Petrol duty? Do I really have to remind everybody that burning fossil fuels is literally killing us and everything else on the planet? That the UK has the worst air quality in Europe? That this small island is crammed with overpowered, underoccupied vehicles spewing out poison? But this is a sop to White Van Man who doesn't give a damn about killing his own kids, let alone the bunny rabbits. And of course once again it's economically meaningless: compared with the profit margins of the oil producers and petrol refiners, a penny here or there makes no difference at all. Personally I'd be taxing engines ruthlessly, banning large, heavy and inefficient vehicles unless individuals have particular requirements, and generally making life very uncomfortable for people who choose selfishness over mass transit. (Though of course I'd be spending a hell of a lot more on public transport infrastructure and nationalising the lot).
Finally, the reductions in corporation taxes and NI employers' payments. These are the things which pay for schools, road, healthcare and everything else the state provides. Cutting corporation tax is meant to attract companies to set up here rather than elsewhere. It is, of course, nonsense. Ireland has a mega-low corporation tax. Companies appeared, then disappeared when some other barrel-scraper offered a further 1% off. When the crash came, the state didn't have enough money to maintain services or a decent way of life for its citizens because it pursued corporations without regard for the future or the people. It's a race to the bottom. The same goes for the NI cut. Will they improve the economy? Of course not: these cuts don't mean there's more money sloshing around to be spent on beer and cars and cinema tickets and corporate investment and higher wages and more jobs. British companies are notorious for exploiting their workforces. That money will be shovelled into management bonuses and shareholder dividends. It will go offshore where it can't be taxed and won't be recirculated into the UK economy. If it was properly taxed and fed into the Treasury, the government would get a boost, by spending it on new railway lines and hiring more tax inspectors etc…: that would get it flowing round the economy as salaries are spent on decking and nappies and dreamcatchers or whatever. That's what we need: more money in the hands of ordinary people who need things, not fattened executives' tax-evading yacht funds.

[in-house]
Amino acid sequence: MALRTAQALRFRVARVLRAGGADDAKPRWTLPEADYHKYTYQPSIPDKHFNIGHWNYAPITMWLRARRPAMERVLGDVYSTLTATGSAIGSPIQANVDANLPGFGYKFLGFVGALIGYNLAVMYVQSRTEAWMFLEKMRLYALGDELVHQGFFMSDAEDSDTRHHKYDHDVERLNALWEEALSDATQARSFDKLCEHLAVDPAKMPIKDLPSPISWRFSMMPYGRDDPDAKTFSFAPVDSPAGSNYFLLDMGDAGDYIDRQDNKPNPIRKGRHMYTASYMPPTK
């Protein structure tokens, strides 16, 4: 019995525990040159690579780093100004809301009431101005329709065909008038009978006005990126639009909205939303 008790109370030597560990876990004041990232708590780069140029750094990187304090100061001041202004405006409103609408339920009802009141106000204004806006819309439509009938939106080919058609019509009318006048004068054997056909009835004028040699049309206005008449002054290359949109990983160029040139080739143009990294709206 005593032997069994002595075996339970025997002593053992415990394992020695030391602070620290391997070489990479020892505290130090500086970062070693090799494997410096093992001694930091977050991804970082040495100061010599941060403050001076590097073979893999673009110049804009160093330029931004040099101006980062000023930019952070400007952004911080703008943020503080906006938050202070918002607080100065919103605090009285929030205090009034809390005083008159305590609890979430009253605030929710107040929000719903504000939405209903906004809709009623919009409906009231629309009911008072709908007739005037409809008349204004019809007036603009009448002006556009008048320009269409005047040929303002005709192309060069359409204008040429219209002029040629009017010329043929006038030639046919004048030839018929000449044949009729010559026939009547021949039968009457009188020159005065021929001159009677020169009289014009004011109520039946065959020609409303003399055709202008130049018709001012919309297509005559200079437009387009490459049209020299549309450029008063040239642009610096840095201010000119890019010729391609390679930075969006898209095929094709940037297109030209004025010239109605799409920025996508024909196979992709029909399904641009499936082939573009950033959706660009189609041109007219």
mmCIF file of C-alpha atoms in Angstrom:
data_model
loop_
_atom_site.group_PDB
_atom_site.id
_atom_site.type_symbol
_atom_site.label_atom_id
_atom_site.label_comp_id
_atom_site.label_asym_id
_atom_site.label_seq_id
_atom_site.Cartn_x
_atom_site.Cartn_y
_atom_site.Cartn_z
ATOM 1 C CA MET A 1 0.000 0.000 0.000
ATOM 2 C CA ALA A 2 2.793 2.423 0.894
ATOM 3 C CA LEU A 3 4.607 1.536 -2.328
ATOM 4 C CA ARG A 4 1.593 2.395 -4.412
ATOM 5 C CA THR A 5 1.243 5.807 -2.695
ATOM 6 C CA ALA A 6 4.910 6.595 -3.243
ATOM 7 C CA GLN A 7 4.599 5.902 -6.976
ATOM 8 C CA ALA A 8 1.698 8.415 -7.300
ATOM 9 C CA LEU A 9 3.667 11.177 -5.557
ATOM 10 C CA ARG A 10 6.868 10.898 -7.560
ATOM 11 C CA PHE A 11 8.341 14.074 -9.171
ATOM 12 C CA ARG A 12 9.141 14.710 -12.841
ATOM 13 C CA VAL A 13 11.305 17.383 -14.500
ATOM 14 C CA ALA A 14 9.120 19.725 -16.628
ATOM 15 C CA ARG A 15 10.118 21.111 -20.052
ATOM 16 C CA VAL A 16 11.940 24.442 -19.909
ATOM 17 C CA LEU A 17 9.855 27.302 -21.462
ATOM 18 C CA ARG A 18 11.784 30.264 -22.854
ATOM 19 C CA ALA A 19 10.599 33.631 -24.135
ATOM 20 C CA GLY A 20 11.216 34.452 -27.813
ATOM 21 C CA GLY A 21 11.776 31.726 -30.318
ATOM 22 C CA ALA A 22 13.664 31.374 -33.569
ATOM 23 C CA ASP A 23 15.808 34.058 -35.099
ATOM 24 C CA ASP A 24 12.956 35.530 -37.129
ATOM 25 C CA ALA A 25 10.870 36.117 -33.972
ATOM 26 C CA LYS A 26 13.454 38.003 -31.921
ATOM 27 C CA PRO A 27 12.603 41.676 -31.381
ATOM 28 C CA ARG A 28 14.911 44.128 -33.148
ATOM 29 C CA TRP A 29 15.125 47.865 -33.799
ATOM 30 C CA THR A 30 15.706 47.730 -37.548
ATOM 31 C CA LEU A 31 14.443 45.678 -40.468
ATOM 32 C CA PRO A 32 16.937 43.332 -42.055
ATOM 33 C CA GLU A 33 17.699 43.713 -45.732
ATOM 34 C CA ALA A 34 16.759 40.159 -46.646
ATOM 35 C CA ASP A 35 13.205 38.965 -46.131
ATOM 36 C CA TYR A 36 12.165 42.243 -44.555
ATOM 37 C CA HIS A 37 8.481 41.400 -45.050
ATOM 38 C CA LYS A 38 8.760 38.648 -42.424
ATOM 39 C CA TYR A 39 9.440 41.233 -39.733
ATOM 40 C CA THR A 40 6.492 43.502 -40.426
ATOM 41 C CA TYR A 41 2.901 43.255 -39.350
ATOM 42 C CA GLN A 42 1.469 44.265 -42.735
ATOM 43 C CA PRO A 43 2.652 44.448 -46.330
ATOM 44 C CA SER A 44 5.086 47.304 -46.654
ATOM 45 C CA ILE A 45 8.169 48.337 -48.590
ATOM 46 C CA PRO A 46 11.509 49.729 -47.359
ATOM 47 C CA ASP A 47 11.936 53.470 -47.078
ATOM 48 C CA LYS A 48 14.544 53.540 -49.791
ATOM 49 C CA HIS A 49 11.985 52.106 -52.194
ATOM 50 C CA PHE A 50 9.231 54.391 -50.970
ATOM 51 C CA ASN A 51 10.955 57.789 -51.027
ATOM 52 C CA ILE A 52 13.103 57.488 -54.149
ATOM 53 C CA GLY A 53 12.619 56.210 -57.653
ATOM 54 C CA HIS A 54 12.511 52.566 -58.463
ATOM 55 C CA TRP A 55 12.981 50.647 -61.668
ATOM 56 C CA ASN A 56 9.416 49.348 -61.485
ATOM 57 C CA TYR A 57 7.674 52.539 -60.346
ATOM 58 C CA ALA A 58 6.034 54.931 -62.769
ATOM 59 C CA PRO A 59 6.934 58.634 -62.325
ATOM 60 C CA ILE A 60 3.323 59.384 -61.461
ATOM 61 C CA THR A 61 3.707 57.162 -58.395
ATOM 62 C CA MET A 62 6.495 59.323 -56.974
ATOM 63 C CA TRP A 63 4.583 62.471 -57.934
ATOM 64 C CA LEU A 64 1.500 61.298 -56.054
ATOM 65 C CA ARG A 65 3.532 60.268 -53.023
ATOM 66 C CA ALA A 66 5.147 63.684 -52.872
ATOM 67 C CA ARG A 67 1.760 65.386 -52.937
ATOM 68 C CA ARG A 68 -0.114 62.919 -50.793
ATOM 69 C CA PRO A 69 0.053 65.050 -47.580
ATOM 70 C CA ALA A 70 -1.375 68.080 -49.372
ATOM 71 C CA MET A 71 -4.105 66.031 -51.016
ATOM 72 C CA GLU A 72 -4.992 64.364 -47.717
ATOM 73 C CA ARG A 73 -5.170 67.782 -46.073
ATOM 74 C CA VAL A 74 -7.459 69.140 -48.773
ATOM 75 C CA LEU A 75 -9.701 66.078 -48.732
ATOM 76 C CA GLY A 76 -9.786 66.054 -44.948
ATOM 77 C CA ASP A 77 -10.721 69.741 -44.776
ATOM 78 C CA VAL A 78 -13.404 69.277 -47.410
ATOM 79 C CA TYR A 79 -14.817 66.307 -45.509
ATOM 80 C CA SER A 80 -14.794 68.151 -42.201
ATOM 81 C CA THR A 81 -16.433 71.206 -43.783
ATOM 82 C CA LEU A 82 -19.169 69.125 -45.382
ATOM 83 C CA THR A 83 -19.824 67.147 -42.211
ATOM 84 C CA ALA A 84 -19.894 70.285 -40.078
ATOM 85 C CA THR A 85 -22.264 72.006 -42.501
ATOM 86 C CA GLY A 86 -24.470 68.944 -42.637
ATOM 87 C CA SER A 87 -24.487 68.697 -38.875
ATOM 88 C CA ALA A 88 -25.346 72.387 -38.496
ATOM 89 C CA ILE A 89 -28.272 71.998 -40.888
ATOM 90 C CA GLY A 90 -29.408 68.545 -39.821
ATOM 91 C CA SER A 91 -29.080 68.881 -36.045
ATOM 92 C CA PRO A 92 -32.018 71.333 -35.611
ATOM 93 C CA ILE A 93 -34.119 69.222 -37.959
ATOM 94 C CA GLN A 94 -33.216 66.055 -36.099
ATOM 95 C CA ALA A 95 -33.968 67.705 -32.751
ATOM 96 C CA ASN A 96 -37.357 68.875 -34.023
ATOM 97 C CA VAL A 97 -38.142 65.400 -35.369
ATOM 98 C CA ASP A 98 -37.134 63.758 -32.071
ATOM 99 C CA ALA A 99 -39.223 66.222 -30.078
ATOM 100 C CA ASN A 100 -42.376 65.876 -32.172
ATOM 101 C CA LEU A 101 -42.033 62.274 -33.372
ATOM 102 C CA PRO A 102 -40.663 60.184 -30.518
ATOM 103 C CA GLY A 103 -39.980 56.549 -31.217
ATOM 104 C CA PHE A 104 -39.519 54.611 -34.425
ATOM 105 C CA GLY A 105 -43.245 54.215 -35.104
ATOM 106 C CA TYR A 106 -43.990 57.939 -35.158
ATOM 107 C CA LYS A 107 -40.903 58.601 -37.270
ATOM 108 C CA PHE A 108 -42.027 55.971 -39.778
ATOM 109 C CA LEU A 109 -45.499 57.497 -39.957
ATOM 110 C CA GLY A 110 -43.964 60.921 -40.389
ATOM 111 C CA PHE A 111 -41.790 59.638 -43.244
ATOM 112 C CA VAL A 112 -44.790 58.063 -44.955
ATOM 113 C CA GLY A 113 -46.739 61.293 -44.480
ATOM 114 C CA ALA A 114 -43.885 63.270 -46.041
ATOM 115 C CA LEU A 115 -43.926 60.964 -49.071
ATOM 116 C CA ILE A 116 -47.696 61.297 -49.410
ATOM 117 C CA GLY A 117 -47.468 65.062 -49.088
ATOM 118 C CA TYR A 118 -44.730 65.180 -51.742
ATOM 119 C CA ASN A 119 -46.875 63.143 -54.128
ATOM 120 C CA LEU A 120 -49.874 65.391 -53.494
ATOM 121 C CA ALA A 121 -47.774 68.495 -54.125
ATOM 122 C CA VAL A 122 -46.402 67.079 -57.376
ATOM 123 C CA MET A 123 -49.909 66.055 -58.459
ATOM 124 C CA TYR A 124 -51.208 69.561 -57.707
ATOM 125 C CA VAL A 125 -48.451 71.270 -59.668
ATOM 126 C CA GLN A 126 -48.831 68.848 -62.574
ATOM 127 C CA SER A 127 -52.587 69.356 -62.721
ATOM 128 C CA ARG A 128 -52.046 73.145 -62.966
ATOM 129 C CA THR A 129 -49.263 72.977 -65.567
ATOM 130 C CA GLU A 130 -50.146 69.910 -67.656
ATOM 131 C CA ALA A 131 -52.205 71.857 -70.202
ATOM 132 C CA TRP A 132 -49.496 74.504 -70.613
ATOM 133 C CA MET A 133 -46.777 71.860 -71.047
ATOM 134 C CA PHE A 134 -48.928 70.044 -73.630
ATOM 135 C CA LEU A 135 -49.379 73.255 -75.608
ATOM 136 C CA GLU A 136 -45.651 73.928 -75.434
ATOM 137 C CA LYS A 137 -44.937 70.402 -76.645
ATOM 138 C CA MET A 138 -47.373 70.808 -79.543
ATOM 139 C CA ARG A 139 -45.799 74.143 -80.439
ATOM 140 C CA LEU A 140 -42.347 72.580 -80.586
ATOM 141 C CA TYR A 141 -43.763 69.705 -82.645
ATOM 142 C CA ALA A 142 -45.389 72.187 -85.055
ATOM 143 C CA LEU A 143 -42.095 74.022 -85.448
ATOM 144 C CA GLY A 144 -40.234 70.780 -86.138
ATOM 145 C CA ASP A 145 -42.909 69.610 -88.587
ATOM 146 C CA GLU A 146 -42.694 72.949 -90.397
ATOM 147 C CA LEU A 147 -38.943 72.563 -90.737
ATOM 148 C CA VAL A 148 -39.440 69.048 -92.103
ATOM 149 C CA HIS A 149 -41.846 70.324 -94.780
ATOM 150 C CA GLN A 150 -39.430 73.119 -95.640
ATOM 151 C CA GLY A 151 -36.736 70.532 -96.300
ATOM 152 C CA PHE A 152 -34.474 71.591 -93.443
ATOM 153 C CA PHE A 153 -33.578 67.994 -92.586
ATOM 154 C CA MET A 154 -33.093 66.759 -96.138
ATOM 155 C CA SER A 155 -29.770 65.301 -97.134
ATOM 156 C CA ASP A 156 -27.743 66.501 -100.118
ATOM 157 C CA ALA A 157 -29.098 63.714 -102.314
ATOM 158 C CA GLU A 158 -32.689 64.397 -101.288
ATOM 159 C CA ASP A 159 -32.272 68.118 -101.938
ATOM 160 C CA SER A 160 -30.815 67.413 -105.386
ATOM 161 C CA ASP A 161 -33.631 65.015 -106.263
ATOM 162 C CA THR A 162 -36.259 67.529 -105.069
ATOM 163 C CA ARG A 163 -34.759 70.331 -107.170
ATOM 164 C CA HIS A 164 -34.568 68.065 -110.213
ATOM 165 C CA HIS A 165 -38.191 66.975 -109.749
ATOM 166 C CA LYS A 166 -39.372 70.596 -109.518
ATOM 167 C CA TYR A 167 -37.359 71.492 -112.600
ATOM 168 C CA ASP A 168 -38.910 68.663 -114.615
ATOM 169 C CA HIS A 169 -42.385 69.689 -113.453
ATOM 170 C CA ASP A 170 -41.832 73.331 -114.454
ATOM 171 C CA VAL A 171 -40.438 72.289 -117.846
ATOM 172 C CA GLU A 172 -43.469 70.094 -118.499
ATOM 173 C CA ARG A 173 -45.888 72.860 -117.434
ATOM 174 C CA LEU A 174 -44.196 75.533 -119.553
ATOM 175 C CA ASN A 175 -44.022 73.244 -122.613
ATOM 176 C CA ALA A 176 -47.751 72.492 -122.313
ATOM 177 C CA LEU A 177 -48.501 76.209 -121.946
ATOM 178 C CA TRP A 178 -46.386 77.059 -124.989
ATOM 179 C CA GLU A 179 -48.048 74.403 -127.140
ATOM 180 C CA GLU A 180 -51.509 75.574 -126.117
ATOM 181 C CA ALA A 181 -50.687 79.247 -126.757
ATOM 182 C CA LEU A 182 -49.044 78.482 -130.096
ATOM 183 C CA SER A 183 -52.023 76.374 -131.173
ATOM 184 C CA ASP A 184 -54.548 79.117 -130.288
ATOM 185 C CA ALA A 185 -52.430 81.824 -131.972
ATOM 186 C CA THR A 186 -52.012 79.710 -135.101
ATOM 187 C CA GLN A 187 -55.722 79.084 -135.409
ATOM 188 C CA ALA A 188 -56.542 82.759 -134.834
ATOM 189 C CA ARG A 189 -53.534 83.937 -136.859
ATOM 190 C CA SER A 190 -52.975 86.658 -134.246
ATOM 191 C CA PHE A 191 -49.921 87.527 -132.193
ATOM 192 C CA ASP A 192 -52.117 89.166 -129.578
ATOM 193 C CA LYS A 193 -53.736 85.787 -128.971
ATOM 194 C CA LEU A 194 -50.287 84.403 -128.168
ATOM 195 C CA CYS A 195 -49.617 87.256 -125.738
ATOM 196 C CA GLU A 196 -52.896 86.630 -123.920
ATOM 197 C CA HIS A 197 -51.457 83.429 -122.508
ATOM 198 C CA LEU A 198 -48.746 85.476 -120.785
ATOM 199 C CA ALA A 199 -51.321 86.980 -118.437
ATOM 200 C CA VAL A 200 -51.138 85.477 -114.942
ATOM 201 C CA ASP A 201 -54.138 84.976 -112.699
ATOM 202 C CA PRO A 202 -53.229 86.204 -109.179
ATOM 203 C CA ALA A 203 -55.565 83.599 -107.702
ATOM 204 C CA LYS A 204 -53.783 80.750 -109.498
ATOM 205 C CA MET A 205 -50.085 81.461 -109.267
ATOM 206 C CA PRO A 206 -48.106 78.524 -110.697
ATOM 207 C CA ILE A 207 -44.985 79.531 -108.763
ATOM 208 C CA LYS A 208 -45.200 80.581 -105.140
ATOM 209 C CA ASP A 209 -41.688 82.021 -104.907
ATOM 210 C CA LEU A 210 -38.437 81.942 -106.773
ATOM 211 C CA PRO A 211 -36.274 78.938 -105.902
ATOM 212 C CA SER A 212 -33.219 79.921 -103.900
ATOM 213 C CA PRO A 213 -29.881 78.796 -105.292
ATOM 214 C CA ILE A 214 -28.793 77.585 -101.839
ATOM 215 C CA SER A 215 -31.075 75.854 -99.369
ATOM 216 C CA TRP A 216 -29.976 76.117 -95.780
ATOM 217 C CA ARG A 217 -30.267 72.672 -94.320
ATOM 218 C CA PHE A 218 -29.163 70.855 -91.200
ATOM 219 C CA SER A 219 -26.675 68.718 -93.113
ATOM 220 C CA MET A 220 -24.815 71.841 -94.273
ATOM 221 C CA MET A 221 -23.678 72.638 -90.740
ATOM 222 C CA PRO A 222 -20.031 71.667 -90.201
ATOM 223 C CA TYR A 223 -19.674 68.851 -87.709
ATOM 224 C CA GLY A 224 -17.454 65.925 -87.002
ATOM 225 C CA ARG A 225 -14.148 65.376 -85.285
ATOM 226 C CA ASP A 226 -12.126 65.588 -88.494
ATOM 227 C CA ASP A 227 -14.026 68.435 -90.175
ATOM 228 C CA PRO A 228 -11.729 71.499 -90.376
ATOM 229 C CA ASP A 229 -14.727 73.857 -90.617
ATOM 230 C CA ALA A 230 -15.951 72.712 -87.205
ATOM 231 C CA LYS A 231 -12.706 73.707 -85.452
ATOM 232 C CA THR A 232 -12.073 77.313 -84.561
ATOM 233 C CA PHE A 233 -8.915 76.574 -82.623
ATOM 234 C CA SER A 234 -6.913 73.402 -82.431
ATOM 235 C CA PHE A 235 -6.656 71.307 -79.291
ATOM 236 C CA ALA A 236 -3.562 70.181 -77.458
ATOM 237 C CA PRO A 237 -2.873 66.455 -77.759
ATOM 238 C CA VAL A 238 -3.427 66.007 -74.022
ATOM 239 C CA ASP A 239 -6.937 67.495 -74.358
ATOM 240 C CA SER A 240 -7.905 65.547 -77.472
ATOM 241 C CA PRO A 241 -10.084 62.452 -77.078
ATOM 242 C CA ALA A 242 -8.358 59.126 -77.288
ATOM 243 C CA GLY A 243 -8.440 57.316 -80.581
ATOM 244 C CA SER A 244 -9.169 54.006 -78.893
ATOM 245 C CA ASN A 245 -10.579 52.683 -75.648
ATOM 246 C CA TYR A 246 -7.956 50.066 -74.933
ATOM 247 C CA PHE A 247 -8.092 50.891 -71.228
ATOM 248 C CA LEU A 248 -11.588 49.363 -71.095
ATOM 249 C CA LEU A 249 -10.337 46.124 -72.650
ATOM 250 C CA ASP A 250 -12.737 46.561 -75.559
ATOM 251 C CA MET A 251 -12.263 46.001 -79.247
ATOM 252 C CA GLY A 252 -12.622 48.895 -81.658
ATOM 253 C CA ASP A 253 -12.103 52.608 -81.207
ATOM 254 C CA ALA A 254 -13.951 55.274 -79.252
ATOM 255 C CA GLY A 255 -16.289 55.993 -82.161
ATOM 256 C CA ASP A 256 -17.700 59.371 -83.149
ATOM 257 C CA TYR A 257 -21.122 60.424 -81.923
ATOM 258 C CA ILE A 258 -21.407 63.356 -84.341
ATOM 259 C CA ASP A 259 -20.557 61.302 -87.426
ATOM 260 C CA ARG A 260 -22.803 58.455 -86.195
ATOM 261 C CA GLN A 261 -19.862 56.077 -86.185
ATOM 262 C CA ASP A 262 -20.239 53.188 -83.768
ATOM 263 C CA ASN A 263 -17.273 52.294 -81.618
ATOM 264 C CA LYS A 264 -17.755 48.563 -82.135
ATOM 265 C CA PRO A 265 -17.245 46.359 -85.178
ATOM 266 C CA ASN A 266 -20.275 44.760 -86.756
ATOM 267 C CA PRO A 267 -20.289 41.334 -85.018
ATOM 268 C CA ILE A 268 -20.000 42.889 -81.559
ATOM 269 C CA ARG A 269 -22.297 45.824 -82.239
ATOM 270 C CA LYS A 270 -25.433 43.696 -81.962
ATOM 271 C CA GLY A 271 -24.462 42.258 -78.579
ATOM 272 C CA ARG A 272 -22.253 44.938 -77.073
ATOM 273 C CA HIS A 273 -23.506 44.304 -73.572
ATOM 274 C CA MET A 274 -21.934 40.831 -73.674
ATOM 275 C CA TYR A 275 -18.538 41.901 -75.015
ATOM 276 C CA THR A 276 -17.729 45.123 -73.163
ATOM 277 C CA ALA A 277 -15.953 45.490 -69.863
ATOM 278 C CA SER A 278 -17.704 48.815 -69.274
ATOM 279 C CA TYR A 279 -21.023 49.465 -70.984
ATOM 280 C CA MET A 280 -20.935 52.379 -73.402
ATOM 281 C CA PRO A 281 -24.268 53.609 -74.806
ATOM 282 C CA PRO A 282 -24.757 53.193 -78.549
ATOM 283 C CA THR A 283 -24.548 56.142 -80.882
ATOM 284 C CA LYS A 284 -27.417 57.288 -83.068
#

But what do I know?